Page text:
FOR IMMEDIATE RELEASE:
January 24, 2024
OTTAWA/TORONTO/HALIFAX – CLLC, an esteemed language learning institution with four vibrant campuses across Nova Scotia and Ontario, calls for a careful review of the recent announcement by Immigration, Refugees and Citizenship Canada (IRCC) to cap international student study permits. This proposed cap threatens not only the educational sector but also the robust revenue stream that international students bring into the Canadian economy. Despite the unappealing cold weather of the country, as depicted in the image, schools have invested millions to enhance Canada’s brand as a destination, making it essential to reconsider the impact of such a decision on Canada’s attractiveness to international students.
As a vital part of Canada’s educational landscape, CLLC has been at the forefront of offering quality language education to students from around the globe. International students represent a significant economic contribution, bringing new dollars into the country that support not only our educational institutions but also the broader economy, including the housing sector.
The IRCC’s decision, which appears to be a short-sighted approach to the complex housing issues faced by Canadians, risks alienating a key demographic that contributes to the country’s cultural diversity and economic strength. If there must be a cap, we urge policymakers to redirect their focus towards areas that do not harm Canada’s educational infrastructure or its reputation as a welcoming destination for students worldwide.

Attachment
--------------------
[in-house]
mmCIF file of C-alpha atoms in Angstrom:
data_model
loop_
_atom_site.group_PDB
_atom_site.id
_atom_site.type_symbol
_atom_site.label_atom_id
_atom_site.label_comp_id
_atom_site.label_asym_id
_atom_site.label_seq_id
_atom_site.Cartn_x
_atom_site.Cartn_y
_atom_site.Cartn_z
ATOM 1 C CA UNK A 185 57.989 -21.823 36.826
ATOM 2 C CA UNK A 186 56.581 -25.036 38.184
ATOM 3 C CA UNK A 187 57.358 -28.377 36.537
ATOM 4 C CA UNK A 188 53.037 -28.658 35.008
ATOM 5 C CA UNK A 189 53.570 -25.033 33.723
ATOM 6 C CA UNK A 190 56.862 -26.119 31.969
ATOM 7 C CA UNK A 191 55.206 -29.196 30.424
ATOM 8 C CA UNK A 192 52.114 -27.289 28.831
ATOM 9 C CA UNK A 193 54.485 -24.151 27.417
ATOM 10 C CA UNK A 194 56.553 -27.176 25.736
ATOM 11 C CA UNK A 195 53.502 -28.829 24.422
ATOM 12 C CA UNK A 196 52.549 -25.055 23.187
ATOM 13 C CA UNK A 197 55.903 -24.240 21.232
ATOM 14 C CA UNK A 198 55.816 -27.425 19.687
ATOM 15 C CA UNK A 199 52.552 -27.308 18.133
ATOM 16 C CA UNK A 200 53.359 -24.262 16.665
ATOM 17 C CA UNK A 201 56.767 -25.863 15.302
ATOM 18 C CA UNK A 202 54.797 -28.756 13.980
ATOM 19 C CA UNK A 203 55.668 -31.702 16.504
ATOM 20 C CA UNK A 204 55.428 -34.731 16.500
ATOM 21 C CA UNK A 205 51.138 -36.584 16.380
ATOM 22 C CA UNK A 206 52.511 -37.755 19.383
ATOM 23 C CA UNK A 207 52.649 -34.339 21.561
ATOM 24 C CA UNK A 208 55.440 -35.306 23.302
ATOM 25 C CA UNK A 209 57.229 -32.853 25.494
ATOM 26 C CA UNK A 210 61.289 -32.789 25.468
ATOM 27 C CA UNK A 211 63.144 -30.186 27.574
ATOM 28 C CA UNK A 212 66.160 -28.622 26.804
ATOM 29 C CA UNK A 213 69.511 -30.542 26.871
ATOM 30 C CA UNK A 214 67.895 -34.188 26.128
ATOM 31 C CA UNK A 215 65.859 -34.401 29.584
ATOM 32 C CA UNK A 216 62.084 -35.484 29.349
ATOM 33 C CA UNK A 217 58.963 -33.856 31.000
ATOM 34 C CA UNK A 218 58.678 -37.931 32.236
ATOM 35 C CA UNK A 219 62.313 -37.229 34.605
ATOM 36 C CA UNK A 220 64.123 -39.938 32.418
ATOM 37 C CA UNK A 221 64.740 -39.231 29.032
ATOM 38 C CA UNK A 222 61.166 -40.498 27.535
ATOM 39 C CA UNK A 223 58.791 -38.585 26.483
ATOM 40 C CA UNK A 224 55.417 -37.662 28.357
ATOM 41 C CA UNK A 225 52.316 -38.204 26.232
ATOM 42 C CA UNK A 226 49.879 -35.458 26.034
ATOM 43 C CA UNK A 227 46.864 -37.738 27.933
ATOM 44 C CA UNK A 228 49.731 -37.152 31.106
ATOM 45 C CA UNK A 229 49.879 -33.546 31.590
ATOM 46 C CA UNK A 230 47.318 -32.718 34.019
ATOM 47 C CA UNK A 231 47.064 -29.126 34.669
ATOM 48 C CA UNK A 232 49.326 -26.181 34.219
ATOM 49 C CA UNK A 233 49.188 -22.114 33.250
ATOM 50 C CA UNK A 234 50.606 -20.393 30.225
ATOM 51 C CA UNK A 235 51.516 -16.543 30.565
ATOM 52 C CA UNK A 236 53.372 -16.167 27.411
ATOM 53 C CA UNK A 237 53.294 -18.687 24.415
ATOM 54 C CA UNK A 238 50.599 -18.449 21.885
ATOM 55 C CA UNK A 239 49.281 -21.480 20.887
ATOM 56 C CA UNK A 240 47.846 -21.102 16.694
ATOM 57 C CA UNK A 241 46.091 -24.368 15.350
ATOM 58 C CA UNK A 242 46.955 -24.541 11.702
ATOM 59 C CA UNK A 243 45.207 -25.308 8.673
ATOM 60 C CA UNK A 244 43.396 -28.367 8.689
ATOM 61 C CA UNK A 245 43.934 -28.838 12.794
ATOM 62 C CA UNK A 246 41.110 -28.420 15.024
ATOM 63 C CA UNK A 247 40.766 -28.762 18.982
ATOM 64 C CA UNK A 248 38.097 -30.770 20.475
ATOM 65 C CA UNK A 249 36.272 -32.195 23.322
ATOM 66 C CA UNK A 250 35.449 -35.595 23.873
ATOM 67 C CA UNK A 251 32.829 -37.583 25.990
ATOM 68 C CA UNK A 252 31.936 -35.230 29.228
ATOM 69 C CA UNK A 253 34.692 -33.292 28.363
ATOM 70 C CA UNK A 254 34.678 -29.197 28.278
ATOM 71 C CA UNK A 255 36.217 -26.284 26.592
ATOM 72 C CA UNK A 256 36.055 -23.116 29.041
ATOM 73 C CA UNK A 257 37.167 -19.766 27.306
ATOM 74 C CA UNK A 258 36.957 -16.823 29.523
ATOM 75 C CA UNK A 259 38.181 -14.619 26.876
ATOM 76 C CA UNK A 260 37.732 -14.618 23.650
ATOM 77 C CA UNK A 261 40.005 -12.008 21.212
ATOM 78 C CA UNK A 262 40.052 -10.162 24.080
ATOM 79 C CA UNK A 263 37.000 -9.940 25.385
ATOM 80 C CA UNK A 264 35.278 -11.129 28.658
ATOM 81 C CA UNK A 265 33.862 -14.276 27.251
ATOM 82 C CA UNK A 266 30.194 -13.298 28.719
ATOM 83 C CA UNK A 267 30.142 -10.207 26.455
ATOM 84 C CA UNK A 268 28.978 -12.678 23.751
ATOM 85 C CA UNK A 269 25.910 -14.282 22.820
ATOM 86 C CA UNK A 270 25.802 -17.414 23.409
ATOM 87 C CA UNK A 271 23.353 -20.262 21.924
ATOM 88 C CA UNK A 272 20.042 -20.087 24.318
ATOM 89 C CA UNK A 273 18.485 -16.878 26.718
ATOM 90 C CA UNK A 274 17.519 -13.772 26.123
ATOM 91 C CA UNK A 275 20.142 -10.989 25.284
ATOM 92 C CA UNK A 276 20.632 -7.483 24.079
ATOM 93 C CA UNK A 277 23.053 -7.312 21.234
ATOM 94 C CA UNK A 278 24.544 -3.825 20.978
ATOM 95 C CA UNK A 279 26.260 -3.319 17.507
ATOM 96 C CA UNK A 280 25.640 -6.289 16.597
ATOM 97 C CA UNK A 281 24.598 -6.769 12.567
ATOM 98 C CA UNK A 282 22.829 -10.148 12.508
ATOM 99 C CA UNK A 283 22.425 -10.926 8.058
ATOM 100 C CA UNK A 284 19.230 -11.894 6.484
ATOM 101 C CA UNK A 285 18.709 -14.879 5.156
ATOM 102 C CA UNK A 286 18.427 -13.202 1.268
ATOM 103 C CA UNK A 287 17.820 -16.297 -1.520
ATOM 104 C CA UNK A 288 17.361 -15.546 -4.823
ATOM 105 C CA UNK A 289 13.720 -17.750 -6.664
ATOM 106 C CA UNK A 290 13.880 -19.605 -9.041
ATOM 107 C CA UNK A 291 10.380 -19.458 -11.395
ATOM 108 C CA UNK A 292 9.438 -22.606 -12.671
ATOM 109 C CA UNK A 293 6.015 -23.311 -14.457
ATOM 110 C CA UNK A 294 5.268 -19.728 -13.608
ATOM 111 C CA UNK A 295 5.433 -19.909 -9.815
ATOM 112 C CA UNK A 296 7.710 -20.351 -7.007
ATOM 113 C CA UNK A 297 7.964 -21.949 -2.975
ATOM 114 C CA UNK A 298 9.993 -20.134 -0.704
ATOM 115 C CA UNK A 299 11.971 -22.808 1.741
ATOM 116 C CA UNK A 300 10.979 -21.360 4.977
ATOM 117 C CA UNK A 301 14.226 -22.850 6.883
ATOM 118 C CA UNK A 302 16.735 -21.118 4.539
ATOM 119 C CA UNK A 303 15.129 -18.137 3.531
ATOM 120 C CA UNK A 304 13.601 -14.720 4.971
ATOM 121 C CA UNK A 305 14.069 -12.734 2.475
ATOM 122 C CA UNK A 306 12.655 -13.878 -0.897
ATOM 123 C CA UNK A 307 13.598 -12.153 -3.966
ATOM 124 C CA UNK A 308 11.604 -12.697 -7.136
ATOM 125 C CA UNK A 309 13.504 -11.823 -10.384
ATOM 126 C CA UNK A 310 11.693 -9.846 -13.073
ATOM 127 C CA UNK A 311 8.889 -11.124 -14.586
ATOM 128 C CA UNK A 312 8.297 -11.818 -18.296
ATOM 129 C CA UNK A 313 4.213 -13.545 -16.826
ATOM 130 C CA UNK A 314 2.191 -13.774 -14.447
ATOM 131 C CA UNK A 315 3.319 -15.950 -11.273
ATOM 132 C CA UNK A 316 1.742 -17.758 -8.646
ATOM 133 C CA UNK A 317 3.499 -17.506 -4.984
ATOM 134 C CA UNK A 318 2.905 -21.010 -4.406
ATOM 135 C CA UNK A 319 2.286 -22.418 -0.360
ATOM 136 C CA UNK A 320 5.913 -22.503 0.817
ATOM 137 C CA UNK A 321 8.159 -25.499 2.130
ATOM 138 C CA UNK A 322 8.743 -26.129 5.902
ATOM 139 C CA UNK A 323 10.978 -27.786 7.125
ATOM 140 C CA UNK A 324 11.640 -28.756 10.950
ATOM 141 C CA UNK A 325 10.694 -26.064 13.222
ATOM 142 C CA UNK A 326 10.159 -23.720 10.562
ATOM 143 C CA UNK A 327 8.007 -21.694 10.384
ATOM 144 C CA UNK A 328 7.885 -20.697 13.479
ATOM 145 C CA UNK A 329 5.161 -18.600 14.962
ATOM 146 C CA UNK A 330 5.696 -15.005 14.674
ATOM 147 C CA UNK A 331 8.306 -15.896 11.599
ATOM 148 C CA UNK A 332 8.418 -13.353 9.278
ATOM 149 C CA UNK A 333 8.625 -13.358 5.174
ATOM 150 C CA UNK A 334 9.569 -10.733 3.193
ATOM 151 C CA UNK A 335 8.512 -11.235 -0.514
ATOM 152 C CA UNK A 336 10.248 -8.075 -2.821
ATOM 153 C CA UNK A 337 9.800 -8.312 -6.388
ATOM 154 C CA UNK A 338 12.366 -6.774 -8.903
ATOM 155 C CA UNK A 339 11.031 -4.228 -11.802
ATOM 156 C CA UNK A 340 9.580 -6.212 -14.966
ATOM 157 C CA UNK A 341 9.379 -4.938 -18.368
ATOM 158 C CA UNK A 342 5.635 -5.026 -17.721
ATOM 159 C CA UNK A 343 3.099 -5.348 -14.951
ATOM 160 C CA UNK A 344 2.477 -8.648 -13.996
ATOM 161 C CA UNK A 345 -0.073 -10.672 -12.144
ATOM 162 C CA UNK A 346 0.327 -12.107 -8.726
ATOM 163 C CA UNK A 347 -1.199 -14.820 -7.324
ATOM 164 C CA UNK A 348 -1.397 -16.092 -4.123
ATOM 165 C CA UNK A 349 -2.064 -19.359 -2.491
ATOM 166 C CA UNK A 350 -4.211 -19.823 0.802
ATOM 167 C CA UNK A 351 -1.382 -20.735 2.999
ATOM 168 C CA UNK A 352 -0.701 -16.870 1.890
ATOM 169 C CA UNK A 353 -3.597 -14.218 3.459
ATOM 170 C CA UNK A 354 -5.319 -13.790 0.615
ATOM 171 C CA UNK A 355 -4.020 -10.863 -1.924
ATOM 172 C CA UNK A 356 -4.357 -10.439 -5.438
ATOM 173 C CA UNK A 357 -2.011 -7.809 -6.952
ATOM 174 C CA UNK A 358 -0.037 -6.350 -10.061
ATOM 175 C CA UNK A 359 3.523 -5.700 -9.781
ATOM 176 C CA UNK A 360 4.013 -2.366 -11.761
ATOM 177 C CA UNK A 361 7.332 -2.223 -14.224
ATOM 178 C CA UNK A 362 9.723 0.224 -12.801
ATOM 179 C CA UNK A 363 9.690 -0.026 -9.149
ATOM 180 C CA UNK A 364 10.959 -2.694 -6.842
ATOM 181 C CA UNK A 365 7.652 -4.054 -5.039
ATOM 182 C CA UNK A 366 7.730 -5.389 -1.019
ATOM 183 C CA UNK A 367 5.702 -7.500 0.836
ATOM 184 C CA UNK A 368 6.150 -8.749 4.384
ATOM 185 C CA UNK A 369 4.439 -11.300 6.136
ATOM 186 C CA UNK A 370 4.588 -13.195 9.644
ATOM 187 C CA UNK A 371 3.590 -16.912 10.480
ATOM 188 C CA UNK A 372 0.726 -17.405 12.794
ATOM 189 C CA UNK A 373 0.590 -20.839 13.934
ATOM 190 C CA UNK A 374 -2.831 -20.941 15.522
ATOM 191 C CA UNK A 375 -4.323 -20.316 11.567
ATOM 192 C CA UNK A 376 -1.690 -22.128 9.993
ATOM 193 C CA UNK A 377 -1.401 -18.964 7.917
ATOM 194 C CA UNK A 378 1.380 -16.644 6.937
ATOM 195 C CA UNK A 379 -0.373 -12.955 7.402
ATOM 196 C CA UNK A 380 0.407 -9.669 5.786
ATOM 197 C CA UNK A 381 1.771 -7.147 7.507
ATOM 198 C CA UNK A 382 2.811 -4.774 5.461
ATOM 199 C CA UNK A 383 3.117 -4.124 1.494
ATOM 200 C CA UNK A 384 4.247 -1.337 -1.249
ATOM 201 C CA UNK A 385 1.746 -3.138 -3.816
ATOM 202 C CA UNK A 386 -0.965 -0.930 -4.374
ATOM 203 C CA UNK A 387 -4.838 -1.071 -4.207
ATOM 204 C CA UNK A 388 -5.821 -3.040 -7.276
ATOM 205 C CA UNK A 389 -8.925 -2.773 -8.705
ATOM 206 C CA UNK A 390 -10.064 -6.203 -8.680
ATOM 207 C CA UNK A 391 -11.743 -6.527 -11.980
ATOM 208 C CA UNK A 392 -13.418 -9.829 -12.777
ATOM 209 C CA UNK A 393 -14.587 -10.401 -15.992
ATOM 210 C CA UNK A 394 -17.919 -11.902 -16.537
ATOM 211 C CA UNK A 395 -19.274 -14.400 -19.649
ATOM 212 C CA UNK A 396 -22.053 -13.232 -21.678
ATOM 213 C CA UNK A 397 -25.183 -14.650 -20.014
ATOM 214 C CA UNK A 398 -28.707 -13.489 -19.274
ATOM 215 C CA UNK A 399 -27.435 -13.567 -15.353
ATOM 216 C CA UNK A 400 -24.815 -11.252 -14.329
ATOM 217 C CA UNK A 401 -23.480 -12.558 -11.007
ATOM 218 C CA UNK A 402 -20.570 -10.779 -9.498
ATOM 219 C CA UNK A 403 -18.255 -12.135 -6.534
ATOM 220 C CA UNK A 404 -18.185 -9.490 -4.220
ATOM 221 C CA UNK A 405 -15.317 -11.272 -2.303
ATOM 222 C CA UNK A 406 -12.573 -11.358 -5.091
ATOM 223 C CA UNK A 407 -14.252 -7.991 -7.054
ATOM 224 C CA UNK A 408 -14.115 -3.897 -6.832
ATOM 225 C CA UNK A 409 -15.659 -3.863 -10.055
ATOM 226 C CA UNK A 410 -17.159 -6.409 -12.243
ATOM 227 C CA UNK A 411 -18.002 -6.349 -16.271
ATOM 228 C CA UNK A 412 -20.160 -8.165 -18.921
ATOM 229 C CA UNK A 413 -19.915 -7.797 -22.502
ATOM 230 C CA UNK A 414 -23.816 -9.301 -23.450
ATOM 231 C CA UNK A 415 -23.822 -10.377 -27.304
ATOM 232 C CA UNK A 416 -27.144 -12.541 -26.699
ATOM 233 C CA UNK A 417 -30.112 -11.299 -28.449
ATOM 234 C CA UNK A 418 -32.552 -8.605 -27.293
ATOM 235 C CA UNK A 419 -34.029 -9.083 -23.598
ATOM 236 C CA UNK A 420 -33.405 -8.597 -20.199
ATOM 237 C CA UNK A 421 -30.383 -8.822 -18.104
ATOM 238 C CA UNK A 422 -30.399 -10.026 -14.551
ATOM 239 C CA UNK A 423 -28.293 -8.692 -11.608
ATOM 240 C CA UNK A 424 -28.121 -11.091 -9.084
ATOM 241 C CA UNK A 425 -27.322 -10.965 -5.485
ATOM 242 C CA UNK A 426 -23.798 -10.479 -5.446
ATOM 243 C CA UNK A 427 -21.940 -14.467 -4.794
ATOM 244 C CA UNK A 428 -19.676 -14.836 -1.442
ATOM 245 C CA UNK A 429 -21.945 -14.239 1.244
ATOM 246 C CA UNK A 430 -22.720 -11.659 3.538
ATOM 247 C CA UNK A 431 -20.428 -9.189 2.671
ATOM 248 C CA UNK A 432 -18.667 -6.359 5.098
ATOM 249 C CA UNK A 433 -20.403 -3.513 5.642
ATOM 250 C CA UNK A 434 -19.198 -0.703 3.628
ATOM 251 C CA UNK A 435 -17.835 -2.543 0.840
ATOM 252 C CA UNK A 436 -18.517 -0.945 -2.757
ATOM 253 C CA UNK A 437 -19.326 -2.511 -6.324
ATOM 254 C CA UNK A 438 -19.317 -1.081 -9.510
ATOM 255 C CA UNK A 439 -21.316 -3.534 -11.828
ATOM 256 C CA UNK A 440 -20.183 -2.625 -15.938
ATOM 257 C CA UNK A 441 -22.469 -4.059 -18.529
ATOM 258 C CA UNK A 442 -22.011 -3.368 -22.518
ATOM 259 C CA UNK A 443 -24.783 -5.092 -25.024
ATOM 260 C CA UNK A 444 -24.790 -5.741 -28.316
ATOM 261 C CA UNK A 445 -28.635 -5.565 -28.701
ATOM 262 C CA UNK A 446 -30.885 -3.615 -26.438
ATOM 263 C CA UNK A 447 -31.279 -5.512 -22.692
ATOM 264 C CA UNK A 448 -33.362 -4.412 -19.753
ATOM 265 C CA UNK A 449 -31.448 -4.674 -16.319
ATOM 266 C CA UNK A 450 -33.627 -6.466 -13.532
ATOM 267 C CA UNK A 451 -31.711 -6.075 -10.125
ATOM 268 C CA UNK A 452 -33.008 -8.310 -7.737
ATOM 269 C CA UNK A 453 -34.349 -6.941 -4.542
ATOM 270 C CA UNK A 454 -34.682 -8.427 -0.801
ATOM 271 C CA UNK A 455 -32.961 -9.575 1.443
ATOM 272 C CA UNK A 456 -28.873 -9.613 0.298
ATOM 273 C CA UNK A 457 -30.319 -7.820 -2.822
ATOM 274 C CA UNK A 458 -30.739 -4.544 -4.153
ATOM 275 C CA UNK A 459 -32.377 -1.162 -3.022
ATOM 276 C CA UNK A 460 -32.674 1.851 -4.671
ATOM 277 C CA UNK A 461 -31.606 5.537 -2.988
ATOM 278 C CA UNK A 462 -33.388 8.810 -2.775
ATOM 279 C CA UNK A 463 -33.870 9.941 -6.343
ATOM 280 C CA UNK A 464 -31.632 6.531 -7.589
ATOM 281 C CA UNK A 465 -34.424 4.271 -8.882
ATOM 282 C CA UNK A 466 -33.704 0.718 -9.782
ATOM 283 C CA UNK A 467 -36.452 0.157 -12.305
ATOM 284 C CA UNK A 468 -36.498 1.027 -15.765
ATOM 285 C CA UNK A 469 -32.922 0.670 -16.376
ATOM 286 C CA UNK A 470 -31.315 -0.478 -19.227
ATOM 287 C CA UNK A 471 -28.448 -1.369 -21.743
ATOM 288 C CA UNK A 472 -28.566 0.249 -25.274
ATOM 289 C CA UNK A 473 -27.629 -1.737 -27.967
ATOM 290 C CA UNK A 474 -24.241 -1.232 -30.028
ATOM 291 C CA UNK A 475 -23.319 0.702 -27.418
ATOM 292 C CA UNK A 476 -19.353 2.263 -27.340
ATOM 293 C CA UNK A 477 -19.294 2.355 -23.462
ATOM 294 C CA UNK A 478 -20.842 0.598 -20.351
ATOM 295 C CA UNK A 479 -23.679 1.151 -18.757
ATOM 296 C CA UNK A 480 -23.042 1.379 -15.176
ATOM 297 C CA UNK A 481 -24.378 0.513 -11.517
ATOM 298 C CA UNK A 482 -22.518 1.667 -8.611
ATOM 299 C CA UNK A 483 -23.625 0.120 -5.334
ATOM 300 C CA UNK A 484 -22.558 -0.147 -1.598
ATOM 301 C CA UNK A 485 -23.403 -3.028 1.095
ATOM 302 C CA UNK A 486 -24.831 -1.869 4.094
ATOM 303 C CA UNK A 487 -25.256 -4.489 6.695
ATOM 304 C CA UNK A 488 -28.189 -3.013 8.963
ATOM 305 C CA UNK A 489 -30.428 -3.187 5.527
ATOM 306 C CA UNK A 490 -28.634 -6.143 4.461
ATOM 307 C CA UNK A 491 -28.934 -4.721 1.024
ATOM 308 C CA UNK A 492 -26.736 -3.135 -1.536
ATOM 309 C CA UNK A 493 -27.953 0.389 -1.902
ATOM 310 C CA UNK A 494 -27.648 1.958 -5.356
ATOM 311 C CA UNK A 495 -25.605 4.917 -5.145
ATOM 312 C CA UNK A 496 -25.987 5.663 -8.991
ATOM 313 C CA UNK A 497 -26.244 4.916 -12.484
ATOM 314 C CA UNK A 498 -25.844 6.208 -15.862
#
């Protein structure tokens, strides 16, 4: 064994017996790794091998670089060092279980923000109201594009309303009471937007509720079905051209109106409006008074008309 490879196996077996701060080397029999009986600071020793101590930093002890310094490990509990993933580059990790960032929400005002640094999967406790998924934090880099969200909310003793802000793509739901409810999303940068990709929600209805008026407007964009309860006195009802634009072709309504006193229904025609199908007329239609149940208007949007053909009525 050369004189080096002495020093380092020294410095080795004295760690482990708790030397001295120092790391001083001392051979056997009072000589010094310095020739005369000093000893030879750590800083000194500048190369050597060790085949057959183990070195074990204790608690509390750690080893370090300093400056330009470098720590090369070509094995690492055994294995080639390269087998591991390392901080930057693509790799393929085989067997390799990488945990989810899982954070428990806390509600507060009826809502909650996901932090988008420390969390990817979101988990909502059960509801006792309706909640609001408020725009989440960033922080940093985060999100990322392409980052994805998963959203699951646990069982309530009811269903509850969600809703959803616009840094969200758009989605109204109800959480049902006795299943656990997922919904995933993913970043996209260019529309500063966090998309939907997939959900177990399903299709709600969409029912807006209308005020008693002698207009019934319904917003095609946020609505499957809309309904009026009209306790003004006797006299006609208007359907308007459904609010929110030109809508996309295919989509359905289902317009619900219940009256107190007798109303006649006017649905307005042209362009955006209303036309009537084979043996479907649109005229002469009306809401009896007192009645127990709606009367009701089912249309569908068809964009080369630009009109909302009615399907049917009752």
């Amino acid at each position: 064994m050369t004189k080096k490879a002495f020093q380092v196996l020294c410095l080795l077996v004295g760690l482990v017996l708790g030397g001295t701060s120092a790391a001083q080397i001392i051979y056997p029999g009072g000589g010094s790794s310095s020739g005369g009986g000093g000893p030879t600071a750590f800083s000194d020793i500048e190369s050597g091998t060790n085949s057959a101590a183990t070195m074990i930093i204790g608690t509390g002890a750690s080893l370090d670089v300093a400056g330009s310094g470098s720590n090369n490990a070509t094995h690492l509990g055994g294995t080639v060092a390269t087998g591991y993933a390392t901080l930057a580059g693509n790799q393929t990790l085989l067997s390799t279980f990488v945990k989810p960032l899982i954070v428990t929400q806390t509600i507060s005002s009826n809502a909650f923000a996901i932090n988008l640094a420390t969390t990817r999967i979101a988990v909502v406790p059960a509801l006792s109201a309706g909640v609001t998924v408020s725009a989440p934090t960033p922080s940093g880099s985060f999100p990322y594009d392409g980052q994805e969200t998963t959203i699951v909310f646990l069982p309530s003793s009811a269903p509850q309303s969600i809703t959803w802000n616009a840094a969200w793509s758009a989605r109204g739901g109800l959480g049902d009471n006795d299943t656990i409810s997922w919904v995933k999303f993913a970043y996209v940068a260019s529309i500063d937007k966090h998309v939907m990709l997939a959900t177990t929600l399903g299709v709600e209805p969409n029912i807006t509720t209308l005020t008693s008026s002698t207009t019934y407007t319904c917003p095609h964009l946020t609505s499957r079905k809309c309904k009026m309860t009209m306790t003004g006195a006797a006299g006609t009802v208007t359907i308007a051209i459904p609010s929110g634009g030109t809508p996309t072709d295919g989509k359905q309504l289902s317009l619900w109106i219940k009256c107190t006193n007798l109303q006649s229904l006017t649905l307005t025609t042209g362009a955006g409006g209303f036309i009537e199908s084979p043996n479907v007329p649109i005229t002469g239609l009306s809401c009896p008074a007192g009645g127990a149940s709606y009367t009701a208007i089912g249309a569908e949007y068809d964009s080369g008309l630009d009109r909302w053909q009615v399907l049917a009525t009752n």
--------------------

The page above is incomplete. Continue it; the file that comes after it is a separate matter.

CLLC firmly believes that rather than imposing caps on international students, who are part of the solution to our economic challenges, we should be investing in sustainable and innovative solutions to the housing crisis. To this end, we have proposed a comprehensive two-pillar approach aimed at eradicating homelessness in Nova Scotia, which can be found at Uniting for Change. This strategy demonstrates our commitment to being part of the solution, highlighting the kind of collaborative efforts that can make a meaningful difference.
We are concerned that the IRCC’s announcement may be politically motivated, aimed at securing votes rather than addressing the root causes of the housing crisis. It is crucial to recognize that the financial contributions of international students can and should be part of the strategy to improve the housing situation for all residents of Canada.
Furthermore, the potential impact of capping study permits extends beyond the economic. The prospect of teacher layoffs and the diminished quality of educational offerings would be a disservice to both domestic and international students, as well as to the professionals who have dedicated their lives to education.
CLLC calls on the government to engage in a more nuanced dialogue with educational institutions, students, and community leaders to find a balanced and effective approach to immigration and housing policies. As part of this dialogue, we are ready to collaborate and share our insights and resources to help create a thriving, inclusive, and economically stable Canada for all.
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